Thursday, January 9, 2014

The Colonel

Show of hands by everyone whose ass is dragging from the back of the proverbial gypsy wagon today.  Do not be too hard on yourself.  Today is the first non-bifurcated work week since the week of December 16-December 20 for a lot of us, including Yours truly.  Our reward each of the past two weeks for making it through Tuesday had been having Wednesday as a buffer between two mini-weeks.  Those days are long past now.  Today is the fourth straight day of this work week and if it feels as if it is the 400th, hang in there.  Once you make it through today, you have Friday to endure before you get one day or perhaps two days off and then, Voila!, you are back at Monday.  If we keep up with such metronomic precision we just might make it out of January alive. 

With all the noise generated by and attention devoted to the NFL playoffs this past weekend, you might have missed the item on the news, both sports and adult, regarding the death of Jerry Coleman at age eighty-nine.  Jerry Coleman played second base for the New York Yankees between 1949 and 1957.  He was the American League Rookie of the Year in '49, made the All-Star Team in 1950 and for good measure won the 1950 World Series MVP when the Yankees defeated the Phillies.  As a member of the Yankees he played in six World Series.  The Yankees won four of them.  In 2005, he received the Ford C. Frick Award from the Baseball Hall of Fame, arguably the high water mark in a broadcasting career that spanned five decades - first for the Yankees and later (and most notably) for the San Diego Padres.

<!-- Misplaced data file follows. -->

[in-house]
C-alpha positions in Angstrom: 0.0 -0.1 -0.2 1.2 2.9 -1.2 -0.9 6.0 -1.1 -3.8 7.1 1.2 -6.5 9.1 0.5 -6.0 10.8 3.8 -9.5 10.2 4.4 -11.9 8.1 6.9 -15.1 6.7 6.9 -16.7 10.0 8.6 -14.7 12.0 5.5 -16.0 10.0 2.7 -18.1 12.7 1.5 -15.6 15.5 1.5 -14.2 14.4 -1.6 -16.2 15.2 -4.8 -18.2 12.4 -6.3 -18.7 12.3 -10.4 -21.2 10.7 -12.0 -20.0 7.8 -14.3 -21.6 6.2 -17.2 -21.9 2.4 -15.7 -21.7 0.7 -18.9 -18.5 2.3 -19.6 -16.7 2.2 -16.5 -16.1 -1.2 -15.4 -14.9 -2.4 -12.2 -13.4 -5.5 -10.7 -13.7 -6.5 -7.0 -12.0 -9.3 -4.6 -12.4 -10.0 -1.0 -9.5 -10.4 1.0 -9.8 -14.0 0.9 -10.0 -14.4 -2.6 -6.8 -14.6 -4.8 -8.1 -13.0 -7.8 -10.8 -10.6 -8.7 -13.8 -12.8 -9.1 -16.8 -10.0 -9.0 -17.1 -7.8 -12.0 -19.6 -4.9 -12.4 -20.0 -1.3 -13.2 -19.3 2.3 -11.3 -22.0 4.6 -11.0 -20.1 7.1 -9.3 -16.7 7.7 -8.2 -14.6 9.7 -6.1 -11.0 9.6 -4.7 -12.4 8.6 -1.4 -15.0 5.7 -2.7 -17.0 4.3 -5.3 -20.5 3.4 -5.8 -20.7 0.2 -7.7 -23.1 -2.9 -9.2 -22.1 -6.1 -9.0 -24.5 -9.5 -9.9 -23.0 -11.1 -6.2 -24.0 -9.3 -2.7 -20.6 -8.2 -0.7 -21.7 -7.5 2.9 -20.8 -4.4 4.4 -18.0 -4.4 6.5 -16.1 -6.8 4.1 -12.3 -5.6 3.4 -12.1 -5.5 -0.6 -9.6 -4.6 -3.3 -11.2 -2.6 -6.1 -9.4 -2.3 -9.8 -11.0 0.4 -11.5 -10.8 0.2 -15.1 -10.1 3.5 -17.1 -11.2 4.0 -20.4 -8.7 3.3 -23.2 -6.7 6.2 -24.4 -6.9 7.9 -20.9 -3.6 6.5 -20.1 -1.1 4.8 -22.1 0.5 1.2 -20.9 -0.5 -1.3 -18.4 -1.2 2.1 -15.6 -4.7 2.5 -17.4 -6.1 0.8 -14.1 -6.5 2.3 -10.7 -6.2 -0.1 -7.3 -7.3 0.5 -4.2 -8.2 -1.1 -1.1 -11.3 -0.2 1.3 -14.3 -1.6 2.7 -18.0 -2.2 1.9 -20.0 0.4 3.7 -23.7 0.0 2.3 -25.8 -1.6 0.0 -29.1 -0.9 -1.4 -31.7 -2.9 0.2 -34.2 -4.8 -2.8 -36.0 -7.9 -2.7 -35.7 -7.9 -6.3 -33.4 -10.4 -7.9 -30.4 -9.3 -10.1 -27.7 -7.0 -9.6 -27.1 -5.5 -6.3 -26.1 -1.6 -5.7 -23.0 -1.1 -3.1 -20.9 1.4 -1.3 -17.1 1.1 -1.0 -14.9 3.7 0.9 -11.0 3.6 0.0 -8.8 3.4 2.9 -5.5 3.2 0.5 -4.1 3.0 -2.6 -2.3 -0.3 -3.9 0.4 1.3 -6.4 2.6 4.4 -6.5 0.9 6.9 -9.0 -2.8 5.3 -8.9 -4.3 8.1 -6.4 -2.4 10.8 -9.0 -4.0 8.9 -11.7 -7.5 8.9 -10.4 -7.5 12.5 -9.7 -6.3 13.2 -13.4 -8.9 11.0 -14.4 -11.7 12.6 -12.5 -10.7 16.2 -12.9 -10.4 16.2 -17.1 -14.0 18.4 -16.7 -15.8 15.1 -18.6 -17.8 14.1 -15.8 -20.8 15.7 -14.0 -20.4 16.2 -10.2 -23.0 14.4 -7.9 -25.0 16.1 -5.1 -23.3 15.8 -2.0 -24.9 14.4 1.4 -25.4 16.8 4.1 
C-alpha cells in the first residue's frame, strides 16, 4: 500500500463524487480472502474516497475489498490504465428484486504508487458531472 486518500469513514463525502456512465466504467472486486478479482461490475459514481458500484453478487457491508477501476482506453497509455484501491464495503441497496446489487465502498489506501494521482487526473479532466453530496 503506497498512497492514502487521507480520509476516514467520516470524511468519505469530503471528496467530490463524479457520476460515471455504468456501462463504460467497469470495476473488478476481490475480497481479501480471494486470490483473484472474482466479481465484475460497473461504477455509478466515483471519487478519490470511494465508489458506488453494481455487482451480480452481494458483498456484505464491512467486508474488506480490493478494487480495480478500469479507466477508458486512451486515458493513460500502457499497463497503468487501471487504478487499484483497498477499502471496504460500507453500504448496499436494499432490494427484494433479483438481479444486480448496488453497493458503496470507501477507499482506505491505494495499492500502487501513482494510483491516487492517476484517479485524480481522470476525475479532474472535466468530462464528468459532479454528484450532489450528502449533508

Jerry Coleman was far more than an award-winning professional baseball player or a Hall of Fame broadcaster.  He was an American hero.  As a pilot in the United States Marine Corps, Jerry Coleman flew one hundred (120) combat missions - first in World War II and thereafter in the Korean War.  He missed portions of two seasons to serve his country the second time in the Korean War.  As a flyer, Jerry Coleman earned two Distinguished Flying Crosses, thirteen Air Medals and three Navy Citations.  In recognition of what he did in the "real world", he was widely referred to as "the Colonel".  He held the rank of Lieutenant Colonel when he retired from the United States Marine Corps.

In 2012, the Padres unveiled a status of Jerry Coleman at Petco Park and appropriately his likeness was wearing a flight suit.  Interviewed shortly before the statue was unveiled and speaking of his military service and why he had served irrespective of its effect on his career as a professional baseball player, he said simply, "Your country is bigger than baseball."  

Well said Colonel.  Well said indeed....

Jerry Coleman statue - Petco Park
San Diego, California



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